Author = {Hayden, Patrick and Preskill, John},
Citeulike-Article-Id = {7839813},
Citeulike-Linkout-0 = {},
Citeulike-Linkout-1 = {},
Citeulike-Linkout-2 = {},
Citeulike-Linkout-3 = {},
Date-Added = {2013-04-14 00:35:04 +0530},
Date-Modified = {2013-04-14 00:35:04 +0530},
Day = {21},
Doi = {10.1088/1126-6708/2007/09/120},
Eprint = {0708.4025},
Issn = {1029-8479},
Journal = {Journal of High Energy Physics},
Keywords = {black\_holes, complementarity, entanglement, error\_correction, evaporation, hawking\_radiation, hayden\_patrick, preskill\_john, quantum\_circuits, quantum\_gravity},
Month = sep,
Number = {09},
Pages = {120},
Posted-At = {2013-04-13 20:03:32},
Priority = {2},
Title = {Black holes as mirrors: quantum information in random subsystems},
Url = {},
Volume = {2007},
Year = {2007},
Bdsk-Url-1 = {}}</code></pre></div>       <div id="paperkey_16" class="papercite_entry">[7]           <a href='' class='papercite_doi' title='View document in publisher site'><img src='' width='10' height='10' alt='[doi]' /></a>        Y. Sekino and L. Susskind, "Fast scramblers," <span style="font-style: italic">Journal of high energy physics</span>, vol. 2008, iss. 10, p. 65, 2008. <br/>    <a href="javascript:void(0)" id="papercite_16" class="papercite_toggle">[Bibtex]</a></div>          <div class="papercite_bibtex" id="papercite_16_block"><pre><code class="tex bibtex">@article{Sekino2008Fast,
Abstract = {We consider the problem of how fast a quantum system can
scramble (thermalize) information, given that the
interactions are between bounded clusters of degrees of
freedom; pairwise interactions would be an example. Based
on previous work, we conjecture: 1) The most rapid
scramblers take a time logarithmic in the number of degrees
of freedom. 2) Matrix quantum mechanics (systems whose
degrees of freedom are n by n matrices) saturate the bound.
3) Black holes are the fastest scramblers in nature. The
conjectures are based on two sources, one from quantum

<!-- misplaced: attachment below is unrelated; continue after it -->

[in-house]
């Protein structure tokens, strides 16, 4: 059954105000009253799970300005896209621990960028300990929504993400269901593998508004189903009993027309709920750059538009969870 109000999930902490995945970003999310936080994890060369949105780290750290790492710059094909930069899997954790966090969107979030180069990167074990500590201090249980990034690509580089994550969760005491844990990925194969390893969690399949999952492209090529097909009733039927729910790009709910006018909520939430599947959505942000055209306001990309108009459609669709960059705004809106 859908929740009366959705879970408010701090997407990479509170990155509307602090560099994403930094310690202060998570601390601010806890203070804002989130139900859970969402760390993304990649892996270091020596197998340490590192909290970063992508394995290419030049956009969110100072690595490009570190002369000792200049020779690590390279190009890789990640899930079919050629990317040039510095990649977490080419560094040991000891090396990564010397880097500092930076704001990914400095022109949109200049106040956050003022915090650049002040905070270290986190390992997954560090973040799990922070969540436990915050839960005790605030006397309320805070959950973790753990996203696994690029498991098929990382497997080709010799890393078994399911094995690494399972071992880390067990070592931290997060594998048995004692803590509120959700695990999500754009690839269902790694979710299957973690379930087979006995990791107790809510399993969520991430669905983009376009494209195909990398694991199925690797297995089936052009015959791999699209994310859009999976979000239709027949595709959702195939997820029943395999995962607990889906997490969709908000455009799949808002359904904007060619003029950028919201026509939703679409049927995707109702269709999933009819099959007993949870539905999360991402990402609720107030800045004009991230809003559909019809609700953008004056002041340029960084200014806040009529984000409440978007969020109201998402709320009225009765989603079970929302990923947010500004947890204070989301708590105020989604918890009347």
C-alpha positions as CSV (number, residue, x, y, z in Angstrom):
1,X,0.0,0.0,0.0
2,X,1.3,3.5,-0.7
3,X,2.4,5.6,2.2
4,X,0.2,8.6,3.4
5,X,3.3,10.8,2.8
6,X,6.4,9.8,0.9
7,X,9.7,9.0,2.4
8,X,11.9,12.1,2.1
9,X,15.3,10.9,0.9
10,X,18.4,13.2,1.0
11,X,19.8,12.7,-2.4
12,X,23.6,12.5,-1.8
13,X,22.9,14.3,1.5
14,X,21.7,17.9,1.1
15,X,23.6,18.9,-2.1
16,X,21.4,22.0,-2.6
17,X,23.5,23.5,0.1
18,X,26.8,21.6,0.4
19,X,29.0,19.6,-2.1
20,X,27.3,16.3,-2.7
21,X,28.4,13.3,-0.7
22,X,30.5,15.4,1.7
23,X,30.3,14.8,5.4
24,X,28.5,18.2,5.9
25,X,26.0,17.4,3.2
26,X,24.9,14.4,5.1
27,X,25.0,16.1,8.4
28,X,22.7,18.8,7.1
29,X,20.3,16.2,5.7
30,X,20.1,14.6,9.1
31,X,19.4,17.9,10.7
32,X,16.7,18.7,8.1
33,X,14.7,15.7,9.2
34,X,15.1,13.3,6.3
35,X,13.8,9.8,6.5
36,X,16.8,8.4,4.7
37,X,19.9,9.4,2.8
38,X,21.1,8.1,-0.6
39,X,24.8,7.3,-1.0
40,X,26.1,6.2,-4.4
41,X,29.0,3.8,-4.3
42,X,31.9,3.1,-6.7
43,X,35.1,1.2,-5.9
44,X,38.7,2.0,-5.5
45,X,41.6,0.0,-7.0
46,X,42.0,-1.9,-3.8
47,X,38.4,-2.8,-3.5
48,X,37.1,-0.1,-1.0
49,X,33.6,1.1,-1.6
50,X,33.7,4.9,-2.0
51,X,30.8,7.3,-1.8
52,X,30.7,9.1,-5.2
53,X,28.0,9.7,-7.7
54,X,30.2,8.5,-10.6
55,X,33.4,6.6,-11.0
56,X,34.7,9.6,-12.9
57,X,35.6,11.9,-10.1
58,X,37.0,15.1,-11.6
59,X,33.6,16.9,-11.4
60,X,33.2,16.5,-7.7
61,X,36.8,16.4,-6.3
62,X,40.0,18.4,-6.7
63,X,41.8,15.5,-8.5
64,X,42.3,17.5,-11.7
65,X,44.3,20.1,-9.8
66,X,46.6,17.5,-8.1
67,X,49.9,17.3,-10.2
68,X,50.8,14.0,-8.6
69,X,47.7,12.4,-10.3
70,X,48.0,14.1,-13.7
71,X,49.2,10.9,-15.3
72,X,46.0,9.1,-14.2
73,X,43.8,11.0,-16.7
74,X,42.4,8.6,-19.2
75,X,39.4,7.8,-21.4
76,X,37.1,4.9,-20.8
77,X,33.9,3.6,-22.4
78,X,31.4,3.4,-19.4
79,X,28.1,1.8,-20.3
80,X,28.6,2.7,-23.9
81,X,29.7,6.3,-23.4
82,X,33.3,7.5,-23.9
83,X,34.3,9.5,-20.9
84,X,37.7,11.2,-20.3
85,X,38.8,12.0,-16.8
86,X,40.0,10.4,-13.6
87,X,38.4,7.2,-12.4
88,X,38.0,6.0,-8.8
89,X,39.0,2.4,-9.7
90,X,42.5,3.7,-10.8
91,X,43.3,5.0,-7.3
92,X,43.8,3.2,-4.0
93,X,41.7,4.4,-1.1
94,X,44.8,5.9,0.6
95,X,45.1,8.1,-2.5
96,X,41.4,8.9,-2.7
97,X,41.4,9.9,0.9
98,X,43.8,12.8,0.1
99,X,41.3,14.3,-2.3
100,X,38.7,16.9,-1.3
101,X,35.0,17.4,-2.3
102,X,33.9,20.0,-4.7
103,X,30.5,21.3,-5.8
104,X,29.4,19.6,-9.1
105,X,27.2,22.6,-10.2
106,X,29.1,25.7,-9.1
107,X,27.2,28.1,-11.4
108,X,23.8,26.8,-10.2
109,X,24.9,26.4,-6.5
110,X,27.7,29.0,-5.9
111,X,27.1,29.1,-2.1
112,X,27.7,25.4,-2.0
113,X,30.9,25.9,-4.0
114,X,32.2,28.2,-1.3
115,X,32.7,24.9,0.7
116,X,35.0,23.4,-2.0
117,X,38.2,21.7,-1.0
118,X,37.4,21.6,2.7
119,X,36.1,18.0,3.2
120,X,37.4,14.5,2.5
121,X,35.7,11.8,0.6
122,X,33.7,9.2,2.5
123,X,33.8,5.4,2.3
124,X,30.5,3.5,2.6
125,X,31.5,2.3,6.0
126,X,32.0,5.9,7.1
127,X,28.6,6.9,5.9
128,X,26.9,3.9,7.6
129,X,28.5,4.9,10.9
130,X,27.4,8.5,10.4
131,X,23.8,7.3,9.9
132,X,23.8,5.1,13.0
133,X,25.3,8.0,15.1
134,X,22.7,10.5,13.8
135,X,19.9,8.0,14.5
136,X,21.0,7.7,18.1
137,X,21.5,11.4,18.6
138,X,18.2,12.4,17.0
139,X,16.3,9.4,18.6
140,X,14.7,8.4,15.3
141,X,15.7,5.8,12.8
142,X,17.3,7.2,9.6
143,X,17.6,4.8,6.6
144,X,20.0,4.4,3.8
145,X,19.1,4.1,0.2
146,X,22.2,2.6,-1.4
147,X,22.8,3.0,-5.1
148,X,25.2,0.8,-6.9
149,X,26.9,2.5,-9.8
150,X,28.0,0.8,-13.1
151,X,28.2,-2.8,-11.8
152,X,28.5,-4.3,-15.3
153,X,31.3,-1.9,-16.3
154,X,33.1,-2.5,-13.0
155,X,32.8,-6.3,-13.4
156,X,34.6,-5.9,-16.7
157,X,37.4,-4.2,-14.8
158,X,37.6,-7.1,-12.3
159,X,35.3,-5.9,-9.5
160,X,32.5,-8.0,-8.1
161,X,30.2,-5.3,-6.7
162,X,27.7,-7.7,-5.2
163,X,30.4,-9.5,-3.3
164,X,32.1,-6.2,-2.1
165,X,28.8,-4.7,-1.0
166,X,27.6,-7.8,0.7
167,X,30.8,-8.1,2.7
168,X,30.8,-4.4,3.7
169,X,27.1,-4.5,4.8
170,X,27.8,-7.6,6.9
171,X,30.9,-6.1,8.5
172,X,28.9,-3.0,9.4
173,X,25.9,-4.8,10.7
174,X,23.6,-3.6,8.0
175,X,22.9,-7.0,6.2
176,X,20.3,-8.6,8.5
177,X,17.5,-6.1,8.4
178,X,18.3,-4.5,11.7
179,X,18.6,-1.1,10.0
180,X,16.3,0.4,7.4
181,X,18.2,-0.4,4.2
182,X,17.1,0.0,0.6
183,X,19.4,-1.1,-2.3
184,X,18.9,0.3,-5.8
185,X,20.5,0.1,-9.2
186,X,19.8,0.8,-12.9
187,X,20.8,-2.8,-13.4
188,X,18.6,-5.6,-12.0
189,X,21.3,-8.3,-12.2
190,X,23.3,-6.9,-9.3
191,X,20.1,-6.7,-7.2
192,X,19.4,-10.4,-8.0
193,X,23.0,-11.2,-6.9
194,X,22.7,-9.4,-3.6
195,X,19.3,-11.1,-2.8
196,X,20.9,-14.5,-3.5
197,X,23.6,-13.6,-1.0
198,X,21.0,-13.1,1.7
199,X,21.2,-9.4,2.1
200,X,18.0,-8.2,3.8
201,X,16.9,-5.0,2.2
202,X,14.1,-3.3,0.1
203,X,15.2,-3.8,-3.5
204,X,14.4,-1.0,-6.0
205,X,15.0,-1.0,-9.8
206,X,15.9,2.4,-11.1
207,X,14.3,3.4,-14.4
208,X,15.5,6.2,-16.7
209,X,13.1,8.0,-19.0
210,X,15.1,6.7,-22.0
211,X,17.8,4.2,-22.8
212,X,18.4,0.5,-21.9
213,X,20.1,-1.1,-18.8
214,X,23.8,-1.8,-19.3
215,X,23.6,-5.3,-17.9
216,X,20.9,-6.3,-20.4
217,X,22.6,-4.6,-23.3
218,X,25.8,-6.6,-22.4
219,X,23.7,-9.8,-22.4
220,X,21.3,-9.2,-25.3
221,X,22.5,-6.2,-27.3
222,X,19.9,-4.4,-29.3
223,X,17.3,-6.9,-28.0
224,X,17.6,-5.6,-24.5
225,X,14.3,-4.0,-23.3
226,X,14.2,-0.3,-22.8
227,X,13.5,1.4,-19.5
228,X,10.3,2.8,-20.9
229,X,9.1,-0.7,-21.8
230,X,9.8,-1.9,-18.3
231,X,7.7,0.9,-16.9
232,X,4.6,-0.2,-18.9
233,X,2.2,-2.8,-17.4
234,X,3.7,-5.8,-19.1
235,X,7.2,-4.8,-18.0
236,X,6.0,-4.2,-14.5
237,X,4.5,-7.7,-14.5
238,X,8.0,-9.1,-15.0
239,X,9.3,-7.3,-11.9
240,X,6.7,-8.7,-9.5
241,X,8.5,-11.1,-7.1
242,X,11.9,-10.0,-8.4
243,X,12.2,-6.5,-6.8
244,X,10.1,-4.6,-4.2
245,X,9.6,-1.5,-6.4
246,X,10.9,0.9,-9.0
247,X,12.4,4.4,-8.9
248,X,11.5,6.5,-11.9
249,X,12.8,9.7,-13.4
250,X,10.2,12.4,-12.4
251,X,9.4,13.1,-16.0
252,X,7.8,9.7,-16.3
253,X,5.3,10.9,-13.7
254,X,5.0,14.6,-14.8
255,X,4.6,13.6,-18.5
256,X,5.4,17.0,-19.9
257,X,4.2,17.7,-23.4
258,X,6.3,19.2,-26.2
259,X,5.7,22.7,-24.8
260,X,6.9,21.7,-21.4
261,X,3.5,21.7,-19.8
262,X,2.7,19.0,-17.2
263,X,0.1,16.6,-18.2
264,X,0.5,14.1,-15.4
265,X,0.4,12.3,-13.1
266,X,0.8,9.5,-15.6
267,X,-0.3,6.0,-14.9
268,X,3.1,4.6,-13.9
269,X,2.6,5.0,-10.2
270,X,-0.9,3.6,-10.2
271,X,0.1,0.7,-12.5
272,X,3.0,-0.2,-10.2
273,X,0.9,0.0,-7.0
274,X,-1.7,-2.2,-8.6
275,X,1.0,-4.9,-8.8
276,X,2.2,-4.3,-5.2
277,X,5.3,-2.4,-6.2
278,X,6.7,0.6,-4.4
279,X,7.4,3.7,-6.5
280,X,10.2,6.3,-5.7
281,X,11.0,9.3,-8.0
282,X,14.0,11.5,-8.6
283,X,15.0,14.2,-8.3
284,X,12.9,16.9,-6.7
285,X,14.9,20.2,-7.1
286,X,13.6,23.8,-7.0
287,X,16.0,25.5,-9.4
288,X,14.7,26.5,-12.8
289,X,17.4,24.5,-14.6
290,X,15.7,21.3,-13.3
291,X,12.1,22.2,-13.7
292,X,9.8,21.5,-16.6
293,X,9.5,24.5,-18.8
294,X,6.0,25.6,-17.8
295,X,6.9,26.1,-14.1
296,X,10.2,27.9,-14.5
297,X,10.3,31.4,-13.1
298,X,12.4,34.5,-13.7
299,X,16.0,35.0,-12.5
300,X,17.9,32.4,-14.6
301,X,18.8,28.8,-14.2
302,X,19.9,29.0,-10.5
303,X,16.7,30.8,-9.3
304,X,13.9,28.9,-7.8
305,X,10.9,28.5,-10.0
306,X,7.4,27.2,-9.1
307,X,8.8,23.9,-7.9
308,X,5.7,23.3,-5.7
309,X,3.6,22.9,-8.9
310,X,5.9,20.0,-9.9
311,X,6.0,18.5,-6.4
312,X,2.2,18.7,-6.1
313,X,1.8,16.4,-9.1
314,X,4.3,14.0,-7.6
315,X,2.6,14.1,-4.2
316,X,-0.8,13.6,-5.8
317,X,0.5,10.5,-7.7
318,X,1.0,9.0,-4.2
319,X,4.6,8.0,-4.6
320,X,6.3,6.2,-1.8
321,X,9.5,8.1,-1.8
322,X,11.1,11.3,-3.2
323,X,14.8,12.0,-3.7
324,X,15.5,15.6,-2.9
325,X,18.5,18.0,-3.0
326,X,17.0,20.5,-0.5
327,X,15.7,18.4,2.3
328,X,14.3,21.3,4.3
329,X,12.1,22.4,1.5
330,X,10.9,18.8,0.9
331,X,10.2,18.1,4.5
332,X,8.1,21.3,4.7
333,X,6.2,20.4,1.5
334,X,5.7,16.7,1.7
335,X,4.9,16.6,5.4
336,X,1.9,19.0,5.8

information theory, and the other from the study of black
holes in String Theory.},
Archiveprefix = {arXiv},
Arxivid = {0808.2096},
Author = {Sekino, Yasuhiro and Susskind, L.},
Date-Added = {2018-01-26 04:55:40 +0000},
Date-Modified = {2018-01-26 04:55:42 +0000},
Doi = {10.1088/1126-6708/2008/10/065},
Eprint = {0808.2096},
File = {:Users/deepak/mendeley/files/Sekino, Susskind{\_}Fast scramblers{\_}2008.pdf:pdf},
Isbn = {1126-6708},
Issn = {11266708},
Journal = {Journal of High Energy Physics},
Keywords = {AdS-CFT correspondence,Black holes,Black holes in string theory,M(atrix) theories},
Number = {10},
Pages = {065},
Title = {{Fast scramblers}},
Url = {},
Volume = {2008},
Year = {2008},
Bdsk-Url-1 = {},
Bdsk-Url-2 = {}}</code></pre></div>       <div id="paperkey_17" class="papercite_entry">[8]           <a href='' class='papercite_doi' title='View document in publisher site'><img src='' width='10' height='10' alt='[doi]' /></a>        S. H. Shenker and D. Stanford, "Black holes and the butterfly effect," <span style="font-style: italic">Journal of high energy physics</span>, vol. 2014, iss. 3, 2014. <br/>    <a href="javascript:void(0)" id="papercite_17" class="papercite_toggle">[Bibtex]</a></div>          <div class="papercite_bibtex" id="papercite_17_block"><pre><code class="tex bibtex">@article{Shenker2014Black,
Abstract = {We use holography to study sensitive dependence on initial
conditions in strongly coupled field theories.
Specifically, we mildly perturb a thermofield double state
by adding a small number of quanta on one side. If these
quanta are released a scrambling time in the past, they
destroy the local two-sided correlations present in the
unperturbed state. The corresponding bulk geometry is a
two-sided AdS black hole, and the key effect is the
blueshift of the early infalling quanta relative to the
{\$}t = 0{\$} slice, creating a shock wave. We comment on
string- and Planck-scale corrections to this setup, and
discuss points that may be relevant to the firewall
Archiveprefix = {arXiv},
Arxivid = {1306.0622},
Author = {Shenker, Stephen H. and Stanford, Douglas},